February 1, 1995 in Nation/World

Prosecution Goes After O.J.’S Image Officer Says Simpson Beat Wife, Fled Estate In ‘89

New York Times
 
Tags:trial

Setting out to dismantle an icon even before they attempt to prove him guilty of murder, prosecutors initiated their case against O.J. Simpson Tuesday with a series of witnesses who described in minute detail a 1989 incident in which, they say, he hit his wife hard enough to leave a hand mark on her neck and fingermarks on her cheek.

Then they displayed three photographs - not the computer creations of supermarket tabloids, but Polaroids the police took at a station house after the altercation between the Simpsons before dawn on New Year’s Day 1989. The pictures showed Nicole Simpson as a stunned and traumatized woman with wounds on her cheek and forehead and a cut over her lip, not as the smiling, glamorous figure seen in dozens of well-circulated photographs.

And the pictures, said the police officer who took them, did not do justice to the wounds he saw. “Not even close,” contended the detective, John Edwards, who said Nicole Simpson told him the fight was sparked when she learned that Simpson had had sex with his personal secretary, who was living in the Simpsons’ home at the time.

Before testimony finally began in the case, the chief prosecutor, Marcia Clark, was allowed to amend her opening statement to the jury, the first time ever in a California criminal case. Using only six of the 10 minutes Judge Lance A. Ito allotted her, Clark dismissed as a “known liar and a Simpson case groupie” a newly disclosed defense witness whose story about four unsavory men near the murder scene could be a pillar of Simpson’s defense.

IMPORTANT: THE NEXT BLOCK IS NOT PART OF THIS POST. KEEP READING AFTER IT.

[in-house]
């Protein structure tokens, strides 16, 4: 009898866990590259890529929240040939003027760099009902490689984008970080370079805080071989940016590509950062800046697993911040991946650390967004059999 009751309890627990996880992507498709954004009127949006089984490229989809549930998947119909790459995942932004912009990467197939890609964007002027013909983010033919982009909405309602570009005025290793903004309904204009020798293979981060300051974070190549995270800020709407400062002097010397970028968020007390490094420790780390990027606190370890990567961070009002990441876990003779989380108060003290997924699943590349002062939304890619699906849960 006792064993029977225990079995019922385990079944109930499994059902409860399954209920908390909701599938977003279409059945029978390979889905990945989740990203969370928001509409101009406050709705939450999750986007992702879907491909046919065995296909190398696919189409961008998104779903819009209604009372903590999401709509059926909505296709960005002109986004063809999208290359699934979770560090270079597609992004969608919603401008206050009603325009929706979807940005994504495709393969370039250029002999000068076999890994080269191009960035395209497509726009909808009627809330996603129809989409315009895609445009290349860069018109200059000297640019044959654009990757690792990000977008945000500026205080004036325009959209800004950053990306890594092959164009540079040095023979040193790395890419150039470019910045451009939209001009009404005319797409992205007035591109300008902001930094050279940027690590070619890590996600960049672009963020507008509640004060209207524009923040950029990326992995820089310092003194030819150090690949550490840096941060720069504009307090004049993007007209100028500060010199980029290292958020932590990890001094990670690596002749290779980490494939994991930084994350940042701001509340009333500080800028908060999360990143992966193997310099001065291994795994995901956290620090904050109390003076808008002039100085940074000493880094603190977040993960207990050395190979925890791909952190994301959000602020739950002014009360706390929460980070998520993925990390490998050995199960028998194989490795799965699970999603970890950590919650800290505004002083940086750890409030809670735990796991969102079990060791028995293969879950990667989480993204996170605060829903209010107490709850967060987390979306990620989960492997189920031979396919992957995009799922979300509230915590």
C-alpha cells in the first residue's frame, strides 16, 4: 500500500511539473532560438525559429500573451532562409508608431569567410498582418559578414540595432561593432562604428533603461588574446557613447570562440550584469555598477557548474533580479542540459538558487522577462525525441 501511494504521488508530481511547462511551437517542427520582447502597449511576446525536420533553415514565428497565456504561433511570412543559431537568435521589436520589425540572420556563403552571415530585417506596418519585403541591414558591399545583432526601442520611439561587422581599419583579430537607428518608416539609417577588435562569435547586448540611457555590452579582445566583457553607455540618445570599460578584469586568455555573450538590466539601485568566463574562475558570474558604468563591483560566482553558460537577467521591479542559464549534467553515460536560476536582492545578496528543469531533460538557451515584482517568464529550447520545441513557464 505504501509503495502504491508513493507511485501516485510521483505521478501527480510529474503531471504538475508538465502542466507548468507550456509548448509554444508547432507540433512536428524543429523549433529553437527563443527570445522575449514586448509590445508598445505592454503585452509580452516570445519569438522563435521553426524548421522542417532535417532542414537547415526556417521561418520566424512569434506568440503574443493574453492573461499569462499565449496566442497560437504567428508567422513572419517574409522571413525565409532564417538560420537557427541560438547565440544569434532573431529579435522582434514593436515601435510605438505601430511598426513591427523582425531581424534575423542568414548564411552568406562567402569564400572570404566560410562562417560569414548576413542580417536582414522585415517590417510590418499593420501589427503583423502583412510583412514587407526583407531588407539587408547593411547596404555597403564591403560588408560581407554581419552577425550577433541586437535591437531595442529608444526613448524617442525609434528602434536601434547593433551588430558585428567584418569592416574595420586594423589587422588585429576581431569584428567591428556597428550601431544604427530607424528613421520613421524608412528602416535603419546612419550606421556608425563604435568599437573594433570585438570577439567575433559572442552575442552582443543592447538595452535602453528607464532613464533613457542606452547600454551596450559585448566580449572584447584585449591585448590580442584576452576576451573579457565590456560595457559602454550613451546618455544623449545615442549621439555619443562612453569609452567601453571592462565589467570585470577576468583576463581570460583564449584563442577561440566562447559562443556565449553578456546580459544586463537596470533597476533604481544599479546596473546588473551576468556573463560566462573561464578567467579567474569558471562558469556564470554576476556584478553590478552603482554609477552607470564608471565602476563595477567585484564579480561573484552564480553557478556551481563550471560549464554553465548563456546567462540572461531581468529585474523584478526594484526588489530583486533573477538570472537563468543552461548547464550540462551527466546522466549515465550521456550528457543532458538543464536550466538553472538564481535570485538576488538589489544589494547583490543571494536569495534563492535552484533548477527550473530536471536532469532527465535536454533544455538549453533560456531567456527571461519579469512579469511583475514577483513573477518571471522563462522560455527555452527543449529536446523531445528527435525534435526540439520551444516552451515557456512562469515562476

The most dramatic of the prosecu tion’s three witnesses Tuesday was clearly Edwards, a beefy policeman who told of responding to a 911 call at Simpson’s home around 3:30 on New Year’s morning five years ago, and finding a shivering “female Caucasian, blond hair,” dressed only in a bra and muddy sweat pants, emerging from the bushes. He described her as cowering and hysterical, throwing herself against a gate post and, having managed to find the right button to get out, collapsing into his arms and clutching him.

“He’s going to kill me!” he said she declared. “He’s going to kill me! He’s going to kill me!”

Who, the officer asked.

“She said `O.J.,”’ he continued. “I was a little surprised. I said `O.J. who? Do you mean the football player?’ And she said `Yes, O.J. Simpson the football player.”’

Moments later, Edwards said, Simpson emerged from the house in his bathrobe. “I don’t want that woman in my bed anymore,” the officer said Simpson declared. “I got two other women. I don’t want that woman in my bed.”

Simpson told him, he continued, that he had not beaten his wife, but only pushed her out of bed.

At times, he said, Simpson was so angry over the turn of events that “veins were pulsating and popping out” of his head. He let Simpson get dressed to go to the police station, he said, only to see him hop in his blue Bentley and speed away. He was never arrested.

Prosecutors evidently chose to inaugurate their case with an episode that took place more than five years before the deaths of Nicole Simpson and a friend, Ronald L. Goldman, to illustrate that Simpson is not the lovable, light-hearted fellow he pretends, but a batterer. And more than that, they hope to show jurors that he is a liar who thinks he can get away with whatever he does because he always has, and is ready now to hoodwink them as well.


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